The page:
The CV 35/2.5 Color Skopar "Classic" is nice. It's the same size as the CV 21mm...takes 39mm filters...has the useless lens hood. It's pretty close to the 35mm Summicron in performance. I like the one I have enough to keep it even though I eventually bought the Summicron.

  6. #6

    Join Date
    Nov 2004
    Shooter
    35mm
    Posts
    92
    I don't know what your definition of "budget" is. It might be helpful if you post a price range.

    If you were able to afford the latest version of a 50 Summicron, you can afford the Zeiss ZM 35/2 Biogon. I bought one used for the same price I paid for my 50 Summicron (latest version) on eBay - or about half what you'd pasy for a used 35 Summicron, 4th version, or 1/3 the price of a used 35 ASPH. The grey market price of the Biogon is about the same as what a used 50 Summicron (latest version) costs from a dealer.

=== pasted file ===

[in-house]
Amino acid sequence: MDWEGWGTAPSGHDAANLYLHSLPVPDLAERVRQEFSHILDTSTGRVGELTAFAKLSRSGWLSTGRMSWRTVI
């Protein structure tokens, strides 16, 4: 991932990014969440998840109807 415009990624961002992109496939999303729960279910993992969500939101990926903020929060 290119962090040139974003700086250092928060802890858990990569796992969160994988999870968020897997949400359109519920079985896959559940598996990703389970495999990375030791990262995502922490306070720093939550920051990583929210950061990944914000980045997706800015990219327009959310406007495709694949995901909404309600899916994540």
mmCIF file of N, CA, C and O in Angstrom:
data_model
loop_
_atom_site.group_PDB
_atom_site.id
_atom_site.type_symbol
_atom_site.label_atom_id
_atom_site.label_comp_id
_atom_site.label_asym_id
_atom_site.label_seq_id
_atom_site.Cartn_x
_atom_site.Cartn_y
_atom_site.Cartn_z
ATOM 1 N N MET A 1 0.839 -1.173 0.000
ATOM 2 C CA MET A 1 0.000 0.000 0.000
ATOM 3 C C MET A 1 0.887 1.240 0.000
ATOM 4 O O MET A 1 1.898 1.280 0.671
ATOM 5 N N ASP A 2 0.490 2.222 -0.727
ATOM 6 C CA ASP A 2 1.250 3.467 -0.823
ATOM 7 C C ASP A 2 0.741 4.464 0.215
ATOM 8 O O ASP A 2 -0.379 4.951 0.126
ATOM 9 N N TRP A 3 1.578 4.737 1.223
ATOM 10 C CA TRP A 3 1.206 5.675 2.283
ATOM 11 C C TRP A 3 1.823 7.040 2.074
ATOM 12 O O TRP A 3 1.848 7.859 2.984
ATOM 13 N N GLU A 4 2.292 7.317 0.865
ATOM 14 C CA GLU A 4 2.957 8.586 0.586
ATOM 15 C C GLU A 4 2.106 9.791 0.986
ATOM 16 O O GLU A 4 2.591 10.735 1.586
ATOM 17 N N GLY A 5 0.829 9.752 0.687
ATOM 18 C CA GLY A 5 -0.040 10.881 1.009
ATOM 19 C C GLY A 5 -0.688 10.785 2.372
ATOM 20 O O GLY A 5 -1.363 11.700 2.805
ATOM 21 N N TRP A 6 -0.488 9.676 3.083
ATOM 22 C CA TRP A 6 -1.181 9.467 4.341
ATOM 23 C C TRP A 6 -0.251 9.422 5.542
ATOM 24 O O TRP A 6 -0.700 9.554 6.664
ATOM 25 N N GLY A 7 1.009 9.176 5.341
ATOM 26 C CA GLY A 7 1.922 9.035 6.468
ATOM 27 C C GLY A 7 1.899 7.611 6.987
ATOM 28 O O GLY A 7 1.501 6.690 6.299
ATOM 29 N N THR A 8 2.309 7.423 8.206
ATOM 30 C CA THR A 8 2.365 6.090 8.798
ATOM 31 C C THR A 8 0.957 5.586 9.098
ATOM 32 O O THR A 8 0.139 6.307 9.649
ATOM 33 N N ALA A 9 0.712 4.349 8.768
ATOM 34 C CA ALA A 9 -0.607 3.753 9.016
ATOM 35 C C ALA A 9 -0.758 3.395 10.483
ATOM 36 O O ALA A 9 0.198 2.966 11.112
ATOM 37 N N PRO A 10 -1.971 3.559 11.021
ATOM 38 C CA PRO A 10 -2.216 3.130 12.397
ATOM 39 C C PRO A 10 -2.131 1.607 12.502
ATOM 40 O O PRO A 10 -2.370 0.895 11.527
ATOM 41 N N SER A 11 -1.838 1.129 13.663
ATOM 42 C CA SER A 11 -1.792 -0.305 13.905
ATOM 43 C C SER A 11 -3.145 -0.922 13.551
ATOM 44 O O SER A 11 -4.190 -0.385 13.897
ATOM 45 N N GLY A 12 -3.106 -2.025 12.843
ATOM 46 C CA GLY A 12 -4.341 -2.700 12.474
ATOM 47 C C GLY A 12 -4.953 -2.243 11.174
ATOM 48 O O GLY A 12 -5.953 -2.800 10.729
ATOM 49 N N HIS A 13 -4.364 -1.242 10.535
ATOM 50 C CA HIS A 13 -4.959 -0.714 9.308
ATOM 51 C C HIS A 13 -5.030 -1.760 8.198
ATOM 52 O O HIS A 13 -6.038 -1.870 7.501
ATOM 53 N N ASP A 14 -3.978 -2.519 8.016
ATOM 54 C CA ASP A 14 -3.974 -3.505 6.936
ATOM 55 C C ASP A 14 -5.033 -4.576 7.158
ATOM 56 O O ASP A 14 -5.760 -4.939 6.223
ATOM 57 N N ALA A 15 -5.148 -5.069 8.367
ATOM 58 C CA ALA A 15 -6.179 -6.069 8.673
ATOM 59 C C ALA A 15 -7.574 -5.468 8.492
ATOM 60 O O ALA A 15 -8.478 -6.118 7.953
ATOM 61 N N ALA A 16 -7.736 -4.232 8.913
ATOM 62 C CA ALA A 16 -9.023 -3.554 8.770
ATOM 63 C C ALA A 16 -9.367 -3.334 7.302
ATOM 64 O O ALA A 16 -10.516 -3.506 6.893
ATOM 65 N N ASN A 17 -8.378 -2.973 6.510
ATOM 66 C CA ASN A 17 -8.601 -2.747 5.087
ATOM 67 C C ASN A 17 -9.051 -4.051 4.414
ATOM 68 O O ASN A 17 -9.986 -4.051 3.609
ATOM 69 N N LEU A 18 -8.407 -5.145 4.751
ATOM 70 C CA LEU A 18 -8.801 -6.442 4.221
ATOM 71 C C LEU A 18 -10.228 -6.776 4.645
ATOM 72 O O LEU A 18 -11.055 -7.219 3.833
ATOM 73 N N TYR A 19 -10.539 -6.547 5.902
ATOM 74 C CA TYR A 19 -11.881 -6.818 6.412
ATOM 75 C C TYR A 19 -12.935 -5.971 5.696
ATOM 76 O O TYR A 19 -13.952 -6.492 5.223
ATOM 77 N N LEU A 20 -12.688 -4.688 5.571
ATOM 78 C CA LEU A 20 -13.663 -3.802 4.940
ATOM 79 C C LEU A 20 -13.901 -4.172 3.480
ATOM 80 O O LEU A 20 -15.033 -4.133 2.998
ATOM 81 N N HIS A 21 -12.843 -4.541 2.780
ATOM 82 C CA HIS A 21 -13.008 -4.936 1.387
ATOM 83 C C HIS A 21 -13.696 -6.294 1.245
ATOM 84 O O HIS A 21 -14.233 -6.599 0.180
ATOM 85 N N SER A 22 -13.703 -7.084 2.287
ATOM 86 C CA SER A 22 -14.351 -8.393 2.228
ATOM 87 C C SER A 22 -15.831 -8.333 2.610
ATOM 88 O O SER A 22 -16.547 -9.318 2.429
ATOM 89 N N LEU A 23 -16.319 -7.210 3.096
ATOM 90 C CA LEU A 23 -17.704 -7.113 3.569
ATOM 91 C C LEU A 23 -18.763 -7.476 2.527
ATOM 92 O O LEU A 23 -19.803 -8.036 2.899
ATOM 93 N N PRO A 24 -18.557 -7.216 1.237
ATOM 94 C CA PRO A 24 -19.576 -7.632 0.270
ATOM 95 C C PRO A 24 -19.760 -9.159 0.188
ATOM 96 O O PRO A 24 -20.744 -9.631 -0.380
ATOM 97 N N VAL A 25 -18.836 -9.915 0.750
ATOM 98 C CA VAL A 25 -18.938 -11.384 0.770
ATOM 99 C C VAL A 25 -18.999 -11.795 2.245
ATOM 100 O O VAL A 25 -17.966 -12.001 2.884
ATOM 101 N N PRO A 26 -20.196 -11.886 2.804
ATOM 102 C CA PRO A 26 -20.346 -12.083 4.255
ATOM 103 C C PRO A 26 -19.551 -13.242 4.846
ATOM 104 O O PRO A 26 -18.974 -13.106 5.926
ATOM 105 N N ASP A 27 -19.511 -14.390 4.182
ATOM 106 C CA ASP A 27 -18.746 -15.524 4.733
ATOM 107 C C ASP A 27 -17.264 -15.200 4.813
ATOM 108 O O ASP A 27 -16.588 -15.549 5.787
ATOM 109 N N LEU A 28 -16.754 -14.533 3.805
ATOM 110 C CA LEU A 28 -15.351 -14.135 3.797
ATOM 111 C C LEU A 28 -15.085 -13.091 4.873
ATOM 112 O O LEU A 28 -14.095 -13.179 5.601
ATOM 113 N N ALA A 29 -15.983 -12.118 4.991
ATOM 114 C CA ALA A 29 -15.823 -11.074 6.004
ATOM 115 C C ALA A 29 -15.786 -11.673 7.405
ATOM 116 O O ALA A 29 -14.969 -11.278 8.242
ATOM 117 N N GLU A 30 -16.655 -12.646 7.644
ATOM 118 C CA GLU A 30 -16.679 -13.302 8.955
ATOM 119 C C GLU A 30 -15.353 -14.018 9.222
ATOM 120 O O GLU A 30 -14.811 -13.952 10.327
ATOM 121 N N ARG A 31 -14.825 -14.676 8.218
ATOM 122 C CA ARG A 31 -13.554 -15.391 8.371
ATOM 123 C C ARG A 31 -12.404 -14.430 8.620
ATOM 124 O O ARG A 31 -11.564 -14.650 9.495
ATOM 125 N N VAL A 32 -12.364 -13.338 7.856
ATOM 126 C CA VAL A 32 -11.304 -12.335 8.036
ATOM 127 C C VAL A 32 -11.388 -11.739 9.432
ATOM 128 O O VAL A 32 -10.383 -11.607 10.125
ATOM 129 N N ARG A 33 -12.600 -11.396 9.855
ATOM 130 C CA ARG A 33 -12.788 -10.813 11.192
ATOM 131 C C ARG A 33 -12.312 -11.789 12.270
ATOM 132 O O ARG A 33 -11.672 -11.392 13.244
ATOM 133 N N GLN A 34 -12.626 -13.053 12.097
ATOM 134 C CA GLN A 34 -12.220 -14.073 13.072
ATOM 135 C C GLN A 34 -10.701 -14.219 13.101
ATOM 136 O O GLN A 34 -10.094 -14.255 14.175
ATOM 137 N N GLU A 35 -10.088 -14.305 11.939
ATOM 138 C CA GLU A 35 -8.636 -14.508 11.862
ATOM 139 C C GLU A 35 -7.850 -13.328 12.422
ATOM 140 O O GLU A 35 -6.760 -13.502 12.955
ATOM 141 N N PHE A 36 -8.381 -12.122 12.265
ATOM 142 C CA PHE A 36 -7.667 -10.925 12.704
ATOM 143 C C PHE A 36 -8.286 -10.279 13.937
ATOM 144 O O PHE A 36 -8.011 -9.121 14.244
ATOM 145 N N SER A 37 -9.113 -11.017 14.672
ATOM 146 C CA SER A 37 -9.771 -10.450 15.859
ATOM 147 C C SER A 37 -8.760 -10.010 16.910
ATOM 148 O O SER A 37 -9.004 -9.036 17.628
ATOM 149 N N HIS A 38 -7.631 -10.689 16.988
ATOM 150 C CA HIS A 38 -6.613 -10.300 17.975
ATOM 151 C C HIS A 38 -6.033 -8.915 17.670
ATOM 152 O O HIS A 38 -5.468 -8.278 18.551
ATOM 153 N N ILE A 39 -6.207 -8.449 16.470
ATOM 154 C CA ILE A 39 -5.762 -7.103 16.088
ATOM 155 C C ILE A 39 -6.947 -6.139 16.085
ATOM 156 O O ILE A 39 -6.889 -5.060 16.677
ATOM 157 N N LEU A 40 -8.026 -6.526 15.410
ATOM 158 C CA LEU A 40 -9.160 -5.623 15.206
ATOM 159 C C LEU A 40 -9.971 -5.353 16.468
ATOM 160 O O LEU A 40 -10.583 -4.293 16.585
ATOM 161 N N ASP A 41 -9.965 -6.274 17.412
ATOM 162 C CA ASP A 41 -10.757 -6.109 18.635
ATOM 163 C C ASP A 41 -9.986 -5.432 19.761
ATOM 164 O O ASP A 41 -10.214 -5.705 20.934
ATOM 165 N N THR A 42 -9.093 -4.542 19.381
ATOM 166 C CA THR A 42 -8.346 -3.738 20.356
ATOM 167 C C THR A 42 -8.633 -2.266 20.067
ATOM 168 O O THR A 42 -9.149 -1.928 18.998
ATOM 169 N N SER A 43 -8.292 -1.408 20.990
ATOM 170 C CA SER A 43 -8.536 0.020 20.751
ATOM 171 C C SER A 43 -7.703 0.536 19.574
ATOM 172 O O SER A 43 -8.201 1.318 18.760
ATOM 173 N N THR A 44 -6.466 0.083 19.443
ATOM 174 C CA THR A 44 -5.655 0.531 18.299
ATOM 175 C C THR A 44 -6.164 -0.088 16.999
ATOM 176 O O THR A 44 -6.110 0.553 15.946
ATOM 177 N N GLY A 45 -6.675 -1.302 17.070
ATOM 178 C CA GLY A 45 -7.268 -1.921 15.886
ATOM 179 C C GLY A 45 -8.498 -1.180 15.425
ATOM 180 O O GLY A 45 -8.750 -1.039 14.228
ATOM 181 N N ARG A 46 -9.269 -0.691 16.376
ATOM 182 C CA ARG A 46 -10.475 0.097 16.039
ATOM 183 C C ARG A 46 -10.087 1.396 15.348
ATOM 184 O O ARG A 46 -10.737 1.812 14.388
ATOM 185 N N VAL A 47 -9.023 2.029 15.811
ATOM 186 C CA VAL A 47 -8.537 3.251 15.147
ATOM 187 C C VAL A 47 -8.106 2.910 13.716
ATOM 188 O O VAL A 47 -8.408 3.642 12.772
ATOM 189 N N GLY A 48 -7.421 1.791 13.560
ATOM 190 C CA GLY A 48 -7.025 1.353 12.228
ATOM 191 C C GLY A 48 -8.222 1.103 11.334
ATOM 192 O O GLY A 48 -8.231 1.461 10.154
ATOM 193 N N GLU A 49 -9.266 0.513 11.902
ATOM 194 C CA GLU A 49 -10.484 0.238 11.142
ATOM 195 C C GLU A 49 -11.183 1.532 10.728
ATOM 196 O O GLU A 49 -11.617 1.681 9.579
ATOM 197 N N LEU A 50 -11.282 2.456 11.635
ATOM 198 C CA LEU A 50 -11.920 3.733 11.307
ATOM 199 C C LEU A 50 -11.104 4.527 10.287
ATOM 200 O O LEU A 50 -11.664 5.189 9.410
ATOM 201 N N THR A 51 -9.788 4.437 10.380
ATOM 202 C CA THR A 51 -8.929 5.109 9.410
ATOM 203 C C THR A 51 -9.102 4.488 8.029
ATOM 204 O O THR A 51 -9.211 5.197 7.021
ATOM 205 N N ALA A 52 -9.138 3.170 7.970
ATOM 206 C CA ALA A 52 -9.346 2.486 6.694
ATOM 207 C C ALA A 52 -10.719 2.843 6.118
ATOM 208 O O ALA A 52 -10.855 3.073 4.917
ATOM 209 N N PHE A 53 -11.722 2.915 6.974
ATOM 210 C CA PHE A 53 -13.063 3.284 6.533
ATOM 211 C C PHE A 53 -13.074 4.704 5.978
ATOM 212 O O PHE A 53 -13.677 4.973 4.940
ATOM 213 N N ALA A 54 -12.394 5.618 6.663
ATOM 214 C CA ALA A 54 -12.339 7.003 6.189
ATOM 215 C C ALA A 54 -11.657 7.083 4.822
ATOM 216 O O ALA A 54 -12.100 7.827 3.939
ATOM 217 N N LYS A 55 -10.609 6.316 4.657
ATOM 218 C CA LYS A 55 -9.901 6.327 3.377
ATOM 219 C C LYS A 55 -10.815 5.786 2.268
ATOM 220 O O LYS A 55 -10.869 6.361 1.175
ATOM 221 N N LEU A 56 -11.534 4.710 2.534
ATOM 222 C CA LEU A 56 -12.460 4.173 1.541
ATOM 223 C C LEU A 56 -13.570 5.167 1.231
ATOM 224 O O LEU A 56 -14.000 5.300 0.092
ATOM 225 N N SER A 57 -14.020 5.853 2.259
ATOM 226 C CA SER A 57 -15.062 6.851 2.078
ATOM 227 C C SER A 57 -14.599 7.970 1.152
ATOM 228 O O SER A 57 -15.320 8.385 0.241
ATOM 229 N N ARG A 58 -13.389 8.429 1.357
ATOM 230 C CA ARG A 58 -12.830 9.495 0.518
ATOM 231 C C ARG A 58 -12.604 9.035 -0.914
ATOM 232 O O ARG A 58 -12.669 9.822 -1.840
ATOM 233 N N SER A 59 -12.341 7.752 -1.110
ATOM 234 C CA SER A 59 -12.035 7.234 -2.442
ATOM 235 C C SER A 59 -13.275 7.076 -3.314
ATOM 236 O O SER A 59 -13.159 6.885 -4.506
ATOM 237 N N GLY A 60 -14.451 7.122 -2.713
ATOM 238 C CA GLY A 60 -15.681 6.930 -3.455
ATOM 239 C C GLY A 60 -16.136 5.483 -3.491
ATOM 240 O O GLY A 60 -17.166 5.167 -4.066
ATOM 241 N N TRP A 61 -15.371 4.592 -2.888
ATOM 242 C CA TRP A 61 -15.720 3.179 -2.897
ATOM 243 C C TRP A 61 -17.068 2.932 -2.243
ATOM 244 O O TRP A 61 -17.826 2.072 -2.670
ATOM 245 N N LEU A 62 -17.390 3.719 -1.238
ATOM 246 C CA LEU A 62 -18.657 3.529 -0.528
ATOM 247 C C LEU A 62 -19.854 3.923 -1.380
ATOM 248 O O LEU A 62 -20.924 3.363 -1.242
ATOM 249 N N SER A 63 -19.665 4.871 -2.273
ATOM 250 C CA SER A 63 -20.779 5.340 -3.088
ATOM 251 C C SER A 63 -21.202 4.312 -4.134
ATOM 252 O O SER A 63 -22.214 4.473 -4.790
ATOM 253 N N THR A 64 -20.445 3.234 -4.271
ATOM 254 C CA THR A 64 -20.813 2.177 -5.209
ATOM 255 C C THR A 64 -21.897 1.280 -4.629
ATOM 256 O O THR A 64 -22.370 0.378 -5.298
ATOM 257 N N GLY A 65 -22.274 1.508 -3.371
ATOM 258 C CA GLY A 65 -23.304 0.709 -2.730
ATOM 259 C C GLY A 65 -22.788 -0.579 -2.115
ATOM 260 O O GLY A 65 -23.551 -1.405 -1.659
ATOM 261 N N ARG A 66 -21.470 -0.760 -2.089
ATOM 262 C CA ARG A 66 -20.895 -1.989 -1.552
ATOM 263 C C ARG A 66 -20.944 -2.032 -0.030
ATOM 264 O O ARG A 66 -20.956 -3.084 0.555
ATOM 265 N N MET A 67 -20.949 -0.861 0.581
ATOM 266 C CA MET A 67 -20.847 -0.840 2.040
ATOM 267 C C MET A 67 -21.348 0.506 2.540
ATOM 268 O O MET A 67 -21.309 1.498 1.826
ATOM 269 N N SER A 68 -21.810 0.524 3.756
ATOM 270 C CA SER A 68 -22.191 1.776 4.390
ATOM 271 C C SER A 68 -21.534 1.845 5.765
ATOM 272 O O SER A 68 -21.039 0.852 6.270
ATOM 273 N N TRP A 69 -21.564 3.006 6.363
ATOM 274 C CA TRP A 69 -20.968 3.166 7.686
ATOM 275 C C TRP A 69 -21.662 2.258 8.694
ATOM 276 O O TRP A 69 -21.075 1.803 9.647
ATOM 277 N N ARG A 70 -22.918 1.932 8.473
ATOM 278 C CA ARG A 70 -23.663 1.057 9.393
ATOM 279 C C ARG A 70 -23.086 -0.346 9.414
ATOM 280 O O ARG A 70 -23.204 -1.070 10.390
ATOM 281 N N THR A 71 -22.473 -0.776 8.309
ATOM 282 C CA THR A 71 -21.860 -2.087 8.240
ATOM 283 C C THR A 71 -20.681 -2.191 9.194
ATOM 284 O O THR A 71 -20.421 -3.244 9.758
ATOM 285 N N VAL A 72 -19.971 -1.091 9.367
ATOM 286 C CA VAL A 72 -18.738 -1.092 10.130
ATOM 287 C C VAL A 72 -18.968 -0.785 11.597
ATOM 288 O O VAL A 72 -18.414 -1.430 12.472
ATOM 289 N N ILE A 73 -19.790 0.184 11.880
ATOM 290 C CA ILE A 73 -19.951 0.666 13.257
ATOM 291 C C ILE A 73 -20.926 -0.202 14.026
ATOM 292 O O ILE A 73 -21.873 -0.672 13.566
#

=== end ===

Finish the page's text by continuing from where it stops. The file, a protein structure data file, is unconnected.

Good luck,
    Bill

  7. #7
    mikeg's Avatar
    Join Date
    Apr 2003
    Location
    Shropshire, UK
    Shooter
    35mm RF
    Posts
    570
    Images
    6
    Another vote for the CV 35mm f/2.5 Classic. It handles very well with a little knob for focussing. I found the Pancake version too small. It's light and razer sharp. OK the lens hood is a bit small but I've had very few problems with flare. I bought mine on ebay for 120 pounds (~ US$210). It's my favourite lens.

    Mike

  8. #8
    Stephanie Brim's Avatar
    Join Date
    Jul 2005
    Location
    Iowa
    Shooter
    Multi Format
    Posts
    1,607
    Blog Entries
    1
    Images
    21
    I have a J-12 that I'm using on a Canon P. I love it. It's been adapted to the camera, though, by someone who does such things.

  9. #9

    Join Date
    Jan 2006
    Shooter
    35mm RF
    Posts
    5

    classics?

    Quote Originally Posted by Sportera
    but I do like vintage glass.